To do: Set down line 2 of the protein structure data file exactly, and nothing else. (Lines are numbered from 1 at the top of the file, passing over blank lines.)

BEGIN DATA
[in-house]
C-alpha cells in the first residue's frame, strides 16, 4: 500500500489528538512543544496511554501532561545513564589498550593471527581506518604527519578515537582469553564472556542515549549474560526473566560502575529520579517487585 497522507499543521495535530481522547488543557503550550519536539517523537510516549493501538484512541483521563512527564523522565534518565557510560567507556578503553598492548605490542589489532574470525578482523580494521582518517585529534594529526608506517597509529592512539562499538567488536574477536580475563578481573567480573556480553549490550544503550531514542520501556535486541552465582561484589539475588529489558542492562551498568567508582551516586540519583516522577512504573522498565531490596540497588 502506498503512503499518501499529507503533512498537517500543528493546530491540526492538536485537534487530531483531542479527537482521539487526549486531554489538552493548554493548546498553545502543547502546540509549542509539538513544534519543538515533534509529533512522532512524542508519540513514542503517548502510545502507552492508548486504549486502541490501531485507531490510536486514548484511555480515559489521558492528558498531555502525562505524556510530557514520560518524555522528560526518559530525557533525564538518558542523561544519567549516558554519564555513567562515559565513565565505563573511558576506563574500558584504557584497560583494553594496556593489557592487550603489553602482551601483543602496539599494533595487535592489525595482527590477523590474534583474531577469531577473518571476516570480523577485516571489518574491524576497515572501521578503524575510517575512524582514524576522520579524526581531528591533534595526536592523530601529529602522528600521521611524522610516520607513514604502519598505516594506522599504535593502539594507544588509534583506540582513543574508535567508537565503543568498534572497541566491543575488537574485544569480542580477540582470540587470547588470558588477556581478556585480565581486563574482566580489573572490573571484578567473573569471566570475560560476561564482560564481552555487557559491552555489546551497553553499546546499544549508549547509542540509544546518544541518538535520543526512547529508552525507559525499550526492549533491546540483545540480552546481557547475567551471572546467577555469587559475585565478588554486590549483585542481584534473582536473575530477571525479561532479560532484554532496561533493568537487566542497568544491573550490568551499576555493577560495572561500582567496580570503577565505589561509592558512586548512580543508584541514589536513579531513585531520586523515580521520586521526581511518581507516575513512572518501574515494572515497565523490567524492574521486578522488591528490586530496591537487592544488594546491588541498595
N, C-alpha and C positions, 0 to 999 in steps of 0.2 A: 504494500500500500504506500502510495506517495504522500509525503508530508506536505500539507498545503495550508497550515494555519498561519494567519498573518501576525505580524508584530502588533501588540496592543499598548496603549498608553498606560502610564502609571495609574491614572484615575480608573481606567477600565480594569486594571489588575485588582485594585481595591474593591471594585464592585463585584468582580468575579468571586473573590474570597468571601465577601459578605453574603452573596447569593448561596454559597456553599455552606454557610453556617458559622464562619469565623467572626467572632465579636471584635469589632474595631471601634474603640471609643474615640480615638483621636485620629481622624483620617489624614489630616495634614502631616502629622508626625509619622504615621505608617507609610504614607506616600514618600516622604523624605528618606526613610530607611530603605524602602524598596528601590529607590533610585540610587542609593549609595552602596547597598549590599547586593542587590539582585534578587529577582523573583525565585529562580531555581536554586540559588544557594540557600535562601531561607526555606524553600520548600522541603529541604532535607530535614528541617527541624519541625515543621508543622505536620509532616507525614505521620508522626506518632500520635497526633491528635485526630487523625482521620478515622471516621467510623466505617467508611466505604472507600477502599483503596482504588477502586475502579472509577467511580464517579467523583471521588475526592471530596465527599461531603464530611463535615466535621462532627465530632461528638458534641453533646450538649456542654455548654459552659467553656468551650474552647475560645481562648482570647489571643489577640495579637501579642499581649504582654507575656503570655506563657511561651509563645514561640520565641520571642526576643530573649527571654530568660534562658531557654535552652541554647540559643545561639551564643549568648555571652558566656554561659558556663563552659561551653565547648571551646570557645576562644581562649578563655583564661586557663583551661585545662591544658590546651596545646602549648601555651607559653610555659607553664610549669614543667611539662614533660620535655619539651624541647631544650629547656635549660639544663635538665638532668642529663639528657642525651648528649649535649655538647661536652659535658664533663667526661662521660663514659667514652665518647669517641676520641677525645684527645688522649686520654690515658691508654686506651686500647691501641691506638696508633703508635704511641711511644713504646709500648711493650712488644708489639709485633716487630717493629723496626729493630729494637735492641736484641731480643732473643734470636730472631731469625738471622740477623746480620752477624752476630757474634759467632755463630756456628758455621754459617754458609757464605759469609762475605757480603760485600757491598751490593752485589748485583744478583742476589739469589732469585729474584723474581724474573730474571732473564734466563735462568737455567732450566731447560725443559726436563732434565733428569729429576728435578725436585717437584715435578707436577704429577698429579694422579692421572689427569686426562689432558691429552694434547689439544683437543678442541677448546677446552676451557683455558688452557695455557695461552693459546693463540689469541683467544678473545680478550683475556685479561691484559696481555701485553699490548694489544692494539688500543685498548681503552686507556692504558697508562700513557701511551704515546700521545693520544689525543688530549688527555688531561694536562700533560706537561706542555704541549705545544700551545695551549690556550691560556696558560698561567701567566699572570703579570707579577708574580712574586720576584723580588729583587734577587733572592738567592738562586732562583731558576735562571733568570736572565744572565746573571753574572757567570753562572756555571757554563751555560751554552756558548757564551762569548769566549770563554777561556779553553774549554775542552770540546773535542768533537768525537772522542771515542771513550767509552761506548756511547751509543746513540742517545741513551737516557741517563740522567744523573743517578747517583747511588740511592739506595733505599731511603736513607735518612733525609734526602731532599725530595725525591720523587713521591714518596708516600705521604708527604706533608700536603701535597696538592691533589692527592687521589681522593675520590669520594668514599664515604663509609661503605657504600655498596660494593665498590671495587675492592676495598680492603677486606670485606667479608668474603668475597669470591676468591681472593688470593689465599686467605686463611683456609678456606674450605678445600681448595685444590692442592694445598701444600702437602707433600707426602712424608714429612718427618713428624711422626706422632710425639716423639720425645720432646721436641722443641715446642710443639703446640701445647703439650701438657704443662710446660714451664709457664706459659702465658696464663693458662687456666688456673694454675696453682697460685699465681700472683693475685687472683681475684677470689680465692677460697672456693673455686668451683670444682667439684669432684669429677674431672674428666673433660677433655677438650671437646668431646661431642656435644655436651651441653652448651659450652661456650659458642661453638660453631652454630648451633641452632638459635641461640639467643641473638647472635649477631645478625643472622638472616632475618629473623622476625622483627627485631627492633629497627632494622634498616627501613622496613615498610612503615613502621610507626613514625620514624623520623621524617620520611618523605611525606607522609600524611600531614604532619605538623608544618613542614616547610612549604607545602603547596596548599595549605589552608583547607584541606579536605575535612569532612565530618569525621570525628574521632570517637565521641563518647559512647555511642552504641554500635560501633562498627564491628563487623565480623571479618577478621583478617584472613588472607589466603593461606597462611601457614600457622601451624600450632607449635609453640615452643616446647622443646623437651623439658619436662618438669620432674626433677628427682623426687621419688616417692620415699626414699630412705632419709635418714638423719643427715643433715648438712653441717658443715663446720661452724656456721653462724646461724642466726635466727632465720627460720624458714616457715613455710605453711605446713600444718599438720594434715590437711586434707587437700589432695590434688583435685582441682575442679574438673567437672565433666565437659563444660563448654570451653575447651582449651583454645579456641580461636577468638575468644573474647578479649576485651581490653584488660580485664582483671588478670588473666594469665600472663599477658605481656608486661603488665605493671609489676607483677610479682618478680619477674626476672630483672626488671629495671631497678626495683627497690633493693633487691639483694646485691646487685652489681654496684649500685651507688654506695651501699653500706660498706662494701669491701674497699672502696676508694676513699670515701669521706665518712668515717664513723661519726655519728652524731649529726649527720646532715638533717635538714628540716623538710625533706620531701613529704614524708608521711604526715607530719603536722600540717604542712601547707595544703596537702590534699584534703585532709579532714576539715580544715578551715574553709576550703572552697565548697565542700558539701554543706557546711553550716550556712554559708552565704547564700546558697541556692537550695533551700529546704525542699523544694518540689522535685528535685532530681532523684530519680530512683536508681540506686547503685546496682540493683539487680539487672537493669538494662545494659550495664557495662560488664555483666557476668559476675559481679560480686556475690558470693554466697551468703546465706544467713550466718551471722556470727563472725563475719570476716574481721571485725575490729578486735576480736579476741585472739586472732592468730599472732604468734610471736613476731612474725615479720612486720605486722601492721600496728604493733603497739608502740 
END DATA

C-alpha cells in the first residue's frame, strides 16, 4: 500500500489528538512543544496511554501532561545513564589498550593471527581506518604527519578515537582469553564472556542515549549474560526473566560502575529520579517487585 497522507499543521495535530481522547488543557503550550519536539517523537510516549493501538484512541483521563512527564523522565534518565557510560567507556578503553598492548605490542589489532574470525578482523580494521582518517585529534594529526608506517597509529592512539562499538567488536574477536580475563578481573567480573556480553549490550544503550531514542520501556535486541552465582561484589539475588529489558542492562551498568567508582551516586540519583516522577512504573522498565531490596540497588 502506498503512503499518501499529507503533512498537517500543528493546530491540526492538536485537534487530531483531542479527537482521539487526549486531554489538552493548554493548546498553545502543547502546540509549542509539538513544534519543538515533534509529533512522532512524542508519540513514542503517548502510545502507552492508548486504549486502541490501531485507531490510536486514548484511555480515559489521558492528558498531555502525562505524556510530557514520560518524555522528560526518559530525557533525564538518558542523561544519567549516558554519564555513567562515559565513565565505563573511558576506563574500558584504557584497560583494553594496556593489557592487550603489553602482551601483543602496539599494533595487535592489525595482527590477523590474534583474531577469531577473518571476516570480523577485516571489518574491524576497515572501521578503524575510517575512524582514524576522520579524526581531528591533534595526536592523530601529529602522528600521521611524522610516520607513514604502519598505516594506522599504535593502539594507544588509534583506540582513543574508535567508537565503543568498534572497541566491543575488537574485544569480542580477540582470540587470547588470558588477556581478556585480565581486563574482566580489573572490573571484578567473573569471566570475560560476561564482560564481552555487557559491552555489546551497553553499546546499544549508549547509542540509544546518544541518538535520543526512547529508552525507559525499550526492549533491546540483545540480552546481557547475567551471572546467577555469587559475585565478588554486590549483585542481584534473582536473575530477571525479561532479560532484554532496561533493568537487566542497568544491573550490568551499576555493577560495572561500582567496580570503577565505589561509592558512586548512580543508584541514589536513579531513585531520586523515580521520586521526581511518581507516575513512572518501574515494572515497565523490567524492574521486578522488591528490586530496591537487592544488594546491588541498595